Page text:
ORDER GRANTING MOTION REQUESTING MODIFICATION OF ORDER GRANTING PRELIMINARY APPROVAL OF CLASS ACTION SETTLEMENT
(Doc. No. 123)
This action came before the court on September 5, 2018, for hearing of plaintiffs' unopposed motion requesting modification of the order granting preliminary approval of the class action settlement. Attorneys Brain Kabateck and Daniel Kopfman appeared telephonically for plaintiffs, and attorney Megan Ross appeared telephonically for defendants. (Doc. No. 127.) Having reviewed the parties' briefing and heard arguments, and for the reasons that follow, plaintiffs' motion requesting modification of the order granting preliminary approval of the class action settlement will be granted.
Both the relevant factual background leading up to this court's order granting preliminary approval and the legal standards for preliminary approval were adequately addressed in the court's prior order and will not be repeated here. (See Doc. No. 119 at 2-5.)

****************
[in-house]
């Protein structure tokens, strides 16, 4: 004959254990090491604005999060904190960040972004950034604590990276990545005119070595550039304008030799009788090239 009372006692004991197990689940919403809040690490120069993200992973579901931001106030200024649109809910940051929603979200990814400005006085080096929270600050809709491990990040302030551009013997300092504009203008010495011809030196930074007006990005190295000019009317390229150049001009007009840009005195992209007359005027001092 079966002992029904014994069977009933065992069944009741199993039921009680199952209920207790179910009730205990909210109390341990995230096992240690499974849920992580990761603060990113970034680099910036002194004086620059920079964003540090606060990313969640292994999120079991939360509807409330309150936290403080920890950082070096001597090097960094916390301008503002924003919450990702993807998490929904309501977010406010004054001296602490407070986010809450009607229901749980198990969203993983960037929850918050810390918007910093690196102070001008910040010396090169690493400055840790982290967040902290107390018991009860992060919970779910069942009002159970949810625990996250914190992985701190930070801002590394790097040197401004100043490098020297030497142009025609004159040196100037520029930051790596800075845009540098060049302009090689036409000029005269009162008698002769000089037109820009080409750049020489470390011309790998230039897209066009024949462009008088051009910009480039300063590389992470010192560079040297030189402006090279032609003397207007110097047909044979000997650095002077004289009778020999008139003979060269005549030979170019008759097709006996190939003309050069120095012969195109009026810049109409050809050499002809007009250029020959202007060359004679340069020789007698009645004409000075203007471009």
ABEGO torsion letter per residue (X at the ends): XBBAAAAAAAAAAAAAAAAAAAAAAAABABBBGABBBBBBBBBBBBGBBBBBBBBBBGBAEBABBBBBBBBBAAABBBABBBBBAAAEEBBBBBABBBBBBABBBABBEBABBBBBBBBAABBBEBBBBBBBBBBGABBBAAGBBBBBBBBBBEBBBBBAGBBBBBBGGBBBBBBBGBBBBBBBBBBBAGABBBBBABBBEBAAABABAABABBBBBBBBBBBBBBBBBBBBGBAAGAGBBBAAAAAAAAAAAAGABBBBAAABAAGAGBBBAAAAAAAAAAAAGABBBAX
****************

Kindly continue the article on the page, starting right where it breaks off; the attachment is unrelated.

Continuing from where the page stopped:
On May 29, 2018, the court issued an order granting preliminary approval of the class action settlement and preliminarily approving class certification. (Doc. No. 119.) In granting plaintiffs' motion for preliminary approval, the court noted that the settlement amount was based on the belief that the class comprised 796 drivers with 41,846 qualifying work weeks. (Id. at 7.) Plaintiffs have now reported that on June 13, 2018, the settlement administrator notified plaintiffs' counsel that defendants produced a class list with 897 class members and involving 49,376.02 work weeks. (See Doc. No. 123 at 3.) This change reflects a 12.7% increase in class members and 18% increase in work weeks. (Id.)